Diabetic Emergency Management

Vital First Aid Training Services
Management of diabetes emergency. Minor changes have occurred…
The guidelines have changed to encourage the use of a blood glucometer to check the patients blood sugar levels prior to any treatment – this is only if you are trained in the use of these devices. It is not expected that a first aider will carry a blood glucometer…
If you don’t have a blood gucometer then follow the patients management plan or the accepted general management of a diabetic emergency:
Conscious – 4-5 x 4gm glucose tablets or sugar sweetened drink
Unconscious – manage as per unconscious patient and give no food or drink
The Australian and New Zealand Resuscitation Committee on Resuscitation (ANZCOR) make the following recommendations:
• When available, and trained to do so, use a blood glucometer to check the victim’s blood glucose level.
• When available, glucose tablets are preferred over other sugars for the first aid management of suspected hypoglycaemia in conscious victims.
• When available, and trained to do so, family members and carers use a GlucaGen® HypoKit® glucagon injection to manage suspected hypoglycaemia in an unconscious or seizing victim.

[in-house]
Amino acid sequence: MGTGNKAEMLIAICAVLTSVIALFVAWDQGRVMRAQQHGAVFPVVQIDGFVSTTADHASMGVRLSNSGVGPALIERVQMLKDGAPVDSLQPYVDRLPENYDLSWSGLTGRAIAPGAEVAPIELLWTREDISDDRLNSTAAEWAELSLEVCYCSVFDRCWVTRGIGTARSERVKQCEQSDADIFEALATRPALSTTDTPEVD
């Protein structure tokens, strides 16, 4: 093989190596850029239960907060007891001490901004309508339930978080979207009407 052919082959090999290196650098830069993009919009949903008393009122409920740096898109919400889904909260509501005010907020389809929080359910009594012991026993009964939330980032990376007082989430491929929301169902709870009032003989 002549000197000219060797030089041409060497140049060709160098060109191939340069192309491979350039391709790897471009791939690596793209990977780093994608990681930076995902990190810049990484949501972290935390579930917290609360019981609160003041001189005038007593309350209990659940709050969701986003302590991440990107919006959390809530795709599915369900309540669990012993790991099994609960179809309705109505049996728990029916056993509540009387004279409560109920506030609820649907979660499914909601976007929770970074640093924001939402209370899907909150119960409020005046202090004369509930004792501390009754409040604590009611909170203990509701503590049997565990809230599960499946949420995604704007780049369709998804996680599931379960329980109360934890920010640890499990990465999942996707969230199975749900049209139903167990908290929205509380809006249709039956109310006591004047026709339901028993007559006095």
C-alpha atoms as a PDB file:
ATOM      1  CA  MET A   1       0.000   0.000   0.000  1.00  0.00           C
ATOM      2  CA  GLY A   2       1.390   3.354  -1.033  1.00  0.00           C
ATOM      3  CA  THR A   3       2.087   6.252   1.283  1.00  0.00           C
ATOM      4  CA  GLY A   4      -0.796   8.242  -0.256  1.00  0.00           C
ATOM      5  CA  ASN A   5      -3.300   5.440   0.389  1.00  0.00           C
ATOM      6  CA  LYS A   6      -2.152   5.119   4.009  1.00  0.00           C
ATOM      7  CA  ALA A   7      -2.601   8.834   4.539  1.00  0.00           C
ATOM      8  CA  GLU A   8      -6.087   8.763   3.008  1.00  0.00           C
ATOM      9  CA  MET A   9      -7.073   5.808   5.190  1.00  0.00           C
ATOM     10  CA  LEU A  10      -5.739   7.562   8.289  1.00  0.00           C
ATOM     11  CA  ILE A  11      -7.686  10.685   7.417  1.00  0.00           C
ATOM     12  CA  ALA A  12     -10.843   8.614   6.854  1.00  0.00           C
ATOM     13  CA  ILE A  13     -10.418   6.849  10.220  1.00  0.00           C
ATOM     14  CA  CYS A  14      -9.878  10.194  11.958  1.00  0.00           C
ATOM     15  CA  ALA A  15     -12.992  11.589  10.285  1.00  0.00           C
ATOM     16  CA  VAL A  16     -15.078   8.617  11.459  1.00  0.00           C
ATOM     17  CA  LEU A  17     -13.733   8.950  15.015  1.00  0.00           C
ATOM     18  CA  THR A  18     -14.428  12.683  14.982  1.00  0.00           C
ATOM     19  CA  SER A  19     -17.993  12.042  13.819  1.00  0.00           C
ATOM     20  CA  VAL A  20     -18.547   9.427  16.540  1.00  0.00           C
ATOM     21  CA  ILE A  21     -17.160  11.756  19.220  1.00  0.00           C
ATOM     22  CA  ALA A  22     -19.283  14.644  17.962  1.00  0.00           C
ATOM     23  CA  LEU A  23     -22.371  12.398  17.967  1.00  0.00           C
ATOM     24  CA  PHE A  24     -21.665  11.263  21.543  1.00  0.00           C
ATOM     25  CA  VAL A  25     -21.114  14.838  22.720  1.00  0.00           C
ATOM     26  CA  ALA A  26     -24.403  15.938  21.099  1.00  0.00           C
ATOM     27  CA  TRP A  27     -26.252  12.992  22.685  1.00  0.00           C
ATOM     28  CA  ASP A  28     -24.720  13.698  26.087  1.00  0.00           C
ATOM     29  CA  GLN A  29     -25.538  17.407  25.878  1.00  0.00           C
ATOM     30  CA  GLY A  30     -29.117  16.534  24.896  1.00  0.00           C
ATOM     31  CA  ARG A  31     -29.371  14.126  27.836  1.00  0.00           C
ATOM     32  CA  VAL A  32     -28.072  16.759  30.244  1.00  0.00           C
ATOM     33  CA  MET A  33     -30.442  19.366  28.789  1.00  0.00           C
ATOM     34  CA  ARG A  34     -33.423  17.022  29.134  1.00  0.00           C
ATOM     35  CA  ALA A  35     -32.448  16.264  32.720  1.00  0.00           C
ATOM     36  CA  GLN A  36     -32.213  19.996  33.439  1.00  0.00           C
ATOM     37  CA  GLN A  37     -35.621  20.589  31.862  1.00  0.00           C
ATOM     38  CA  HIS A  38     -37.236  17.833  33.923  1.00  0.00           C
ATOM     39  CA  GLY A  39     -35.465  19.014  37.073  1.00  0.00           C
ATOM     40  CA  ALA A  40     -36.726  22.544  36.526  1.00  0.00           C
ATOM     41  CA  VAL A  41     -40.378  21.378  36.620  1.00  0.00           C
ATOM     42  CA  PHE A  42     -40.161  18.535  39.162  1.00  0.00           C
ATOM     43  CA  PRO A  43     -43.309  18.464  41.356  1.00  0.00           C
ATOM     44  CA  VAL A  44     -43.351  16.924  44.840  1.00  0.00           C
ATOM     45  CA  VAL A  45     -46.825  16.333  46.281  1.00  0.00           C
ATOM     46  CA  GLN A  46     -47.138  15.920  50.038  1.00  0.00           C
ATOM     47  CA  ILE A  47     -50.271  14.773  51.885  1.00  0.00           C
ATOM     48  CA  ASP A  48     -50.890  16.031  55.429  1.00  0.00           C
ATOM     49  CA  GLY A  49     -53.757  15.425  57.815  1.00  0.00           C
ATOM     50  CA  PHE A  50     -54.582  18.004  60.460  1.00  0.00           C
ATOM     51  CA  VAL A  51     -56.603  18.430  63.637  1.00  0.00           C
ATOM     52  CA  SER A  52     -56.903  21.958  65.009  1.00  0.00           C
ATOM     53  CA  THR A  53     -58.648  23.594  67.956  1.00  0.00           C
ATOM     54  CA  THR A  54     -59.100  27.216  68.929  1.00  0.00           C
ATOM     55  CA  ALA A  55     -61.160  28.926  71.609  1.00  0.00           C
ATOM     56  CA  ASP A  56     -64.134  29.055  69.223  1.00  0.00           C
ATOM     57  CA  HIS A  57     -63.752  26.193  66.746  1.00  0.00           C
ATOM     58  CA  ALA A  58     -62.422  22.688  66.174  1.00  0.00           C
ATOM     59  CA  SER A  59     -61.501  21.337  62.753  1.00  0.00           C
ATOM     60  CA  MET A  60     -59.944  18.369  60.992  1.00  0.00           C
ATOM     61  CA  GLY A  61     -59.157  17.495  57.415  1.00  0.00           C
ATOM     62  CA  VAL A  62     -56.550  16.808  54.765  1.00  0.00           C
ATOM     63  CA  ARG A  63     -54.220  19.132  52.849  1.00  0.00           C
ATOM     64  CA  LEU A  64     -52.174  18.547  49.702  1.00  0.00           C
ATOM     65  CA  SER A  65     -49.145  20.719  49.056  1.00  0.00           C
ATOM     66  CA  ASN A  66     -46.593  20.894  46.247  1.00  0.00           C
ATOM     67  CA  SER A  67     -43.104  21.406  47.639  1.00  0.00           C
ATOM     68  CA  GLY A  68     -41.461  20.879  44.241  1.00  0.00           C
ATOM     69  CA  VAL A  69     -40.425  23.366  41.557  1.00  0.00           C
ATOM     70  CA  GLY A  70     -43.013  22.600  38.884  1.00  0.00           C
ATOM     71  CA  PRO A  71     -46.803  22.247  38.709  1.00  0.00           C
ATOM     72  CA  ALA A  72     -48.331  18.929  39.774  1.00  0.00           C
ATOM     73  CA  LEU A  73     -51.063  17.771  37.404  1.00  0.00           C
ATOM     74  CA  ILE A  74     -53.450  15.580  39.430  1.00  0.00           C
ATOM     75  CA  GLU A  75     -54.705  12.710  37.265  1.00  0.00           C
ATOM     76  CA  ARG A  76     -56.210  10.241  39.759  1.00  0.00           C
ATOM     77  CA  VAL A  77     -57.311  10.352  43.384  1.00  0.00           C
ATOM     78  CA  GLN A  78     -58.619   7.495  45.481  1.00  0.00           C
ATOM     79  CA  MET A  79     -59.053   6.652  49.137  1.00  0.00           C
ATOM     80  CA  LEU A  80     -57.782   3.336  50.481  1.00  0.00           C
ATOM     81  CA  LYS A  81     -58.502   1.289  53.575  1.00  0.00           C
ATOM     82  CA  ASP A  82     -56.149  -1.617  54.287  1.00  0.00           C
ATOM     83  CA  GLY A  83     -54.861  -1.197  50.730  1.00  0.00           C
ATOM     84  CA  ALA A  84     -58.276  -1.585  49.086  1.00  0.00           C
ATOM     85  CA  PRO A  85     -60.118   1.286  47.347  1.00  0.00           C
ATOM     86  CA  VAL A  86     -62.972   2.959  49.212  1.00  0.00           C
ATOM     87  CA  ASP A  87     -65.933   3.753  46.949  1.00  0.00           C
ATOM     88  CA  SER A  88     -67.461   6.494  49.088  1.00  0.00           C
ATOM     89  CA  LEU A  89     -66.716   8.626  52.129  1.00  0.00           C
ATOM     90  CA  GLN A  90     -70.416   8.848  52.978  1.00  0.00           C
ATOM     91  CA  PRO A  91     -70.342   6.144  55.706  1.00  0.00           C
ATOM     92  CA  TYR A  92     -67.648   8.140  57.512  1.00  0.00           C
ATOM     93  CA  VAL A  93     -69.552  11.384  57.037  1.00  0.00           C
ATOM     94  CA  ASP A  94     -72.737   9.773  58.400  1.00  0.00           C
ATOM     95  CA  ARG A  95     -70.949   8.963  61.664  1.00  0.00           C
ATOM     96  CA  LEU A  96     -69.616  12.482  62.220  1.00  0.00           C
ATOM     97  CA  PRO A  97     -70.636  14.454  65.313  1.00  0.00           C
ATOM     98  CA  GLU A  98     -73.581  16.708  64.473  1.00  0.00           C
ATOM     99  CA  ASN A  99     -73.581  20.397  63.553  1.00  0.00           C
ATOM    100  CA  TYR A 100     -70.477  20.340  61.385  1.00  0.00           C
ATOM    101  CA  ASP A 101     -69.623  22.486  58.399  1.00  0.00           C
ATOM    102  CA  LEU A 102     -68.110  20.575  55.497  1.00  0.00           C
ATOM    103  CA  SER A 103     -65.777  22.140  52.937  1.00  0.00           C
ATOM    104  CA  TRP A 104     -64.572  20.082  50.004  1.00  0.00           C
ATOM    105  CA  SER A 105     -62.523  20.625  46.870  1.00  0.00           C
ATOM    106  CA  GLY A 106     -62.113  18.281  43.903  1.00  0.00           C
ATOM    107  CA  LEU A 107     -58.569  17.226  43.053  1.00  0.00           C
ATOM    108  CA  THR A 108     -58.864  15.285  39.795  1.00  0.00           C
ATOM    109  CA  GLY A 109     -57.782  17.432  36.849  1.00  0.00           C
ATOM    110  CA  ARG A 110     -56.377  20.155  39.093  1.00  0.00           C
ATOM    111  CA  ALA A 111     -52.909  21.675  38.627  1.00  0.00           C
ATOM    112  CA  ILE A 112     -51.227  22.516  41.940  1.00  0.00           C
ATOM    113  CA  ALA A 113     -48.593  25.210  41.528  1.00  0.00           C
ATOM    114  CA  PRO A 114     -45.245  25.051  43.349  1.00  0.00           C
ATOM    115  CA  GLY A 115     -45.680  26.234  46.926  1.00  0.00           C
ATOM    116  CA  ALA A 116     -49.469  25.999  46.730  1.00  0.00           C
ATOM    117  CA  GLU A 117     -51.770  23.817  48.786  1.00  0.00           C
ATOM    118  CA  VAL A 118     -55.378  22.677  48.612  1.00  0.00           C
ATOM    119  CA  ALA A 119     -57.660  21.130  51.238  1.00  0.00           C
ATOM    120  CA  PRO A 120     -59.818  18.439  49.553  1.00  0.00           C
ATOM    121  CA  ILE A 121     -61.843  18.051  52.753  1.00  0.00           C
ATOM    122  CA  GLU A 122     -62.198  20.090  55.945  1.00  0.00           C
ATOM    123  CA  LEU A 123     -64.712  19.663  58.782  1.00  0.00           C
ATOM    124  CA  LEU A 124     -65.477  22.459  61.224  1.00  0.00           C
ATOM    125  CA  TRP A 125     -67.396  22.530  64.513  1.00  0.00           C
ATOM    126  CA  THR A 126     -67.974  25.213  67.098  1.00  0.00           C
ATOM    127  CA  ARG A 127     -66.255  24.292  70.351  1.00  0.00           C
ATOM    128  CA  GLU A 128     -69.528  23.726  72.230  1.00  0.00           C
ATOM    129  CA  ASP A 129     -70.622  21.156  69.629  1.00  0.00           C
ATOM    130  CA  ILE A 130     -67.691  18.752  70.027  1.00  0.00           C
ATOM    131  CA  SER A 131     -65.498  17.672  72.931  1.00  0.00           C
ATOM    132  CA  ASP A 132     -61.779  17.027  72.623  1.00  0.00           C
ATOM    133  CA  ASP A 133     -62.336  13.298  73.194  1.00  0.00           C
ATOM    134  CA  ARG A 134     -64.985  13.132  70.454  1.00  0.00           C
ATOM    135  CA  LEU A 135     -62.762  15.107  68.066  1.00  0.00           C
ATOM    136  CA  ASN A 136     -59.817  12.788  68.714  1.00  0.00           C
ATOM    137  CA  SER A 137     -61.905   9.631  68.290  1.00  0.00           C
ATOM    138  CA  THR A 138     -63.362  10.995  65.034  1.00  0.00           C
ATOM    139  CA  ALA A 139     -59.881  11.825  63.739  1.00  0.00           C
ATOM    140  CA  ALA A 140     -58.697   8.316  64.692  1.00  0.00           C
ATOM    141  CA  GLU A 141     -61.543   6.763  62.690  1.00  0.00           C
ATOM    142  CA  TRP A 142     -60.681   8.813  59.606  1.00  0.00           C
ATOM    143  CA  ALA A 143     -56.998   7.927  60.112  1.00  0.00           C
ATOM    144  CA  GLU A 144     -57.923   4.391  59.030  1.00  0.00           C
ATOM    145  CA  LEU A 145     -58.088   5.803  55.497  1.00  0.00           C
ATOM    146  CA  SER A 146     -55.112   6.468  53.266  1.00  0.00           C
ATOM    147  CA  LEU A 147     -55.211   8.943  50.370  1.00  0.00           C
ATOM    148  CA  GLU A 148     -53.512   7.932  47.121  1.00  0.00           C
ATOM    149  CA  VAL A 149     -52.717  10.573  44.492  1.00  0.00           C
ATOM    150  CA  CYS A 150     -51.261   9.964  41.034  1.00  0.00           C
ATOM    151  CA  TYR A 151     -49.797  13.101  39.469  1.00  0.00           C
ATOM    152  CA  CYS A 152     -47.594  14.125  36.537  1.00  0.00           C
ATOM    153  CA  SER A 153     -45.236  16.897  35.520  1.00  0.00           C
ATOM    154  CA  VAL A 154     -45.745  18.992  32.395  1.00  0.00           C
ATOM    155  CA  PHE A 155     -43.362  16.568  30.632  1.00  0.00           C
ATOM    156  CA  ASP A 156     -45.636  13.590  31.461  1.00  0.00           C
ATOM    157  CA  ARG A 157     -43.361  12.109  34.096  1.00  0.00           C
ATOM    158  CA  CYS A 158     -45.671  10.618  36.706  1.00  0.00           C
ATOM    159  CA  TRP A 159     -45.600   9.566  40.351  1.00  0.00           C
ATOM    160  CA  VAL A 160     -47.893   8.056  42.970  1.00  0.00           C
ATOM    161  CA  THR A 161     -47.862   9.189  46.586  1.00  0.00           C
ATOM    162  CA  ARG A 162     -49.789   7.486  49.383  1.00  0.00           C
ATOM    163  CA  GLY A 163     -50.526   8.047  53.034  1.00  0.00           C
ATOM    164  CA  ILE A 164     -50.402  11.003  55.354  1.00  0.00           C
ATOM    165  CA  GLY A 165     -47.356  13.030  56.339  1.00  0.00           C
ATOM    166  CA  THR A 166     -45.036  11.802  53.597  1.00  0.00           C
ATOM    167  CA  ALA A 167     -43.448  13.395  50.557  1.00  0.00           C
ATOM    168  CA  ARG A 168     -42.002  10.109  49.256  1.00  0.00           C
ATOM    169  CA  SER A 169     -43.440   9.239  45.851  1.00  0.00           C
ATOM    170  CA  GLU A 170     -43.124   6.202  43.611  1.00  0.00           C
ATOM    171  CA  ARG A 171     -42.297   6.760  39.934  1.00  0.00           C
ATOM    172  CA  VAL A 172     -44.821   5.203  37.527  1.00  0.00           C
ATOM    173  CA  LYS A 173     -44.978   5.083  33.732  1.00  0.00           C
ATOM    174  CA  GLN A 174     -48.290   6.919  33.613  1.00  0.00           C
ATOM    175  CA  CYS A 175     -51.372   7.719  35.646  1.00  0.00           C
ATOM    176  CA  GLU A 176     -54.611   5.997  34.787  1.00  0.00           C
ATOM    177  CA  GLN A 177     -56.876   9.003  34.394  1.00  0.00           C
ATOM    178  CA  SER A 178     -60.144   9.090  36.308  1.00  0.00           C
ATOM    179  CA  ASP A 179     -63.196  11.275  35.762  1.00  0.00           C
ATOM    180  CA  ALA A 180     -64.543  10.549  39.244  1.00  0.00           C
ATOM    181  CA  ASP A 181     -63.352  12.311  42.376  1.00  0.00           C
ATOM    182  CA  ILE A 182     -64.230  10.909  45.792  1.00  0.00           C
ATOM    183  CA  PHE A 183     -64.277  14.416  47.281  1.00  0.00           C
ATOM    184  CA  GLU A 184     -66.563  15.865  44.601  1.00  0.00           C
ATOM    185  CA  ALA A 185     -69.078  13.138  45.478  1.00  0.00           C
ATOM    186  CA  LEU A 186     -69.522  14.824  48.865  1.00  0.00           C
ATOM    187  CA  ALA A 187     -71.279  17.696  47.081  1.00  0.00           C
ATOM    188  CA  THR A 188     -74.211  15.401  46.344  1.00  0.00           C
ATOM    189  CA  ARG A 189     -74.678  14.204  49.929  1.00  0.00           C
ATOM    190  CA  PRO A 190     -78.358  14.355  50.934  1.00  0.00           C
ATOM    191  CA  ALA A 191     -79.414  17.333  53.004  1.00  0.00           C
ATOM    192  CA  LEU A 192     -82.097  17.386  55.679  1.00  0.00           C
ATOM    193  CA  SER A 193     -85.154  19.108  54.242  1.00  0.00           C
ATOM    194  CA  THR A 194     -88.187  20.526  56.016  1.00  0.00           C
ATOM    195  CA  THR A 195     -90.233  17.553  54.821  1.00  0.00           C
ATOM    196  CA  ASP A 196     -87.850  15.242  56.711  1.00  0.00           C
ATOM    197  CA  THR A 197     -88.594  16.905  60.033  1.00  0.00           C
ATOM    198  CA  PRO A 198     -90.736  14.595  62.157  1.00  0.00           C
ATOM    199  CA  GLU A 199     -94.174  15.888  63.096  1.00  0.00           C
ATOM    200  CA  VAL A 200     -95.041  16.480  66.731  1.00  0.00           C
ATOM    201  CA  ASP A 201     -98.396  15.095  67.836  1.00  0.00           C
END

If a person with diabetes has a diabetes management plan then that plan should be followed. If a person with diabetes reports low blood glucose or exhibits symptoms or signs of hypoglycaemia:

·         Stop any exercise, rest and reassure;

·         If the victim is able to follow simple commands and swallow safely, we recommend that first aid providers administer 15-20 grams glucose tablets (4 – 5 x 4 gram glucose tablets) for treatment of symptomatic hypoglycemia

·         If glucose tablets are not available, we suggest administering:

·           Confectionary including:

o    jelly beans (5-20 beans depending on the brand)

o    Skittles® (20-25 candies)

o    Mentos® (5-10 mints),

·           Sugary drinks or sugar-sweetened beverages (approx. 200 mL), but DO NOT administer ‘diet’ or ‘low-cal’ or ‘zero’ or ‘sugar free’ beverages;

·           Fruit juices (approx. 200 mL);

·           Honey or sugar (3 teaspoons);

·           Glucose gels (15 g of glucose gel); and

·         Monitor for improvement – resolution of symptoms would be expected within 15 minutes.

If symptoms or signs of hypoglycemia persist after 10-15 minutes, and the victim is still able to follow simple commands and swallow safely, administer a further 4 x 4g glucose tablets or alternatives as listed above. Once recovered, give a snack with longer acting carbohydrate, for example: 1 slice of bread OR 1 glass of milk OR 1 piece of fruit OR 2-3 pieces of dried fruit   OR 1 snack size tub of yoghurt (not diet or ‘sugar free’ yogurt). If it is a usual meal time, then eat that meal.

If the victim deteriorates, does not improve with treatment, is seizing or is unconscious, call for an ambulance.

·         If the victim is unresponsive and not breathing normally, commence resuscitation

·         If the victim is unconscious but breathing, lie the victim on their side and ensure the airway is clear

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